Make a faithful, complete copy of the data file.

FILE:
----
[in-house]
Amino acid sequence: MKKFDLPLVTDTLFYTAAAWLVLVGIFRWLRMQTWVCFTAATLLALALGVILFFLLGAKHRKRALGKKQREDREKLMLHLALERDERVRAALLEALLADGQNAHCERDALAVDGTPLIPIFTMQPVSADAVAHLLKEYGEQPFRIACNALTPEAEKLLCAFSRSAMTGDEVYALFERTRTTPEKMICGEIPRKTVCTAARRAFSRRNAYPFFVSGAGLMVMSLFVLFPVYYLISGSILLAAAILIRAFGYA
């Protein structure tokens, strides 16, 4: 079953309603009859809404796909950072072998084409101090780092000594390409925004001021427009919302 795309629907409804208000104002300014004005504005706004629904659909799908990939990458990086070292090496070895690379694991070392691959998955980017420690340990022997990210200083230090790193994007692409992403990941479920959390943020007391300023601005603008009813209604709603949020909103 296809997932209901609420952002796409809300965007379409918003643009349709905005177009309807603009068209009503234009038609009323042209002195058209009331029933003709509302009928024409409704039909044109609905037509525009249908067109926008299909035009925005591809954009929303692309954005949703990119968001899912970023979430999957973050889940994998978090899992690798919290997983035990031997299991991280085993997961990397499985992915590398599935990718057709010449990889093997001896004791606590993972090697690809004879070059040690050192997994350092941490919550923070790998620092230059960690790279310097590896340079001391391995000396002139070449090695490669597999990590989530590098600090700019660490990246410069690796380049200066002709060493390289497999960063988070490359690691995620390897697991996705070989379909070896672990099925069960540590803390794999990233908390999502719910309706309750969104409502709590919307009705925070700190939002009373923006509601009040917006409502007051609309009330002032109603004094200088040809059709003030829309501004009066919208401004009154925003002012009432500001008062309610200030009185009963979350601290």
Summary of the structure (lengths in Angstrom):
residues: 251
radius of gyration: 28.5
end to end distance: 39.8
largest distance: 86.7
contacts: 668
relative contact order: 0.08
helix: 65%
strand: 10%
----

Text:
[in-house]
Amino acid sequence: MKKFDLPLVTDTLFYTAAAWLVLVGIFRWLRMQTWVCFTAATLLALALGVILFFLLGAKHRKRALGKKQREDREKLMLHLALERDERVRAALLEALLADGQNAHCERDALAVDGTPLIPIFTMQPVSADAVAHLLKEYGEQPFRIACNALTPEAEKLLCAFSRSAMTGDEVYALFERTRTTPEKMICGEIPRKTVCTAARRAFSRRNAYPFFVSGAGLMVMSLFVLFPVYYLISGSILLAAAILIRAFGYA
């Protein structure tokens, strides 16, 4: 079953309603009859809404796909950072072998084409101090780092000594390409925004001021427009919302 795309629907409804208000104002300014004005504005706004629904659909799908990939990458990086070292090496070895690379694991070392691959998955980017420690340990022997990210200083230090790193994007692409992403990941479920959390943020007391300023601005603008009813209604709603949020909103 296809997932209901609420952002796409809300965007379409918003643009349709905005177009309807603009068209009503234009038609009323042209002195058209009331029933003709509302009928024409409704039909044109609905037509525009249908067109926008299909035009925005591809954009929303692309954005949703990119968001899912970023979430999957973050889940994998978090899992690798919290997983035990031997299991991280085993997961990397499985992915590398599935990718057709010449990889093997001896004791606590993972090697690809004879070059040690050192997994350092941490919550923070790998620092230059960690790279310097590896340079001391391995000396002139070449090695490669597999990590989530590098600090700019660490990246410069690796380049200066002709060493390289497999960063988070490359690691995620390897697991996705070989379909070896672990099925069960540590803390794999990233908390999502719910309706309750969104409502709590919307009705925070700190939002009373923006509601009040917006409502007051609309009330002032109603004094200088040809059709003030829309501004009066919208401004009154925003002012009432500001008062309610200030009185009963979350601290």
Summary of the structure (lengths in Angstrom):
residues: 251
radius of gyration: 28.5
end to end distance: 39.8
largest distance: 86.7
contacts: 668
relative contact order: 0.08
helix: 65%
strand: 10%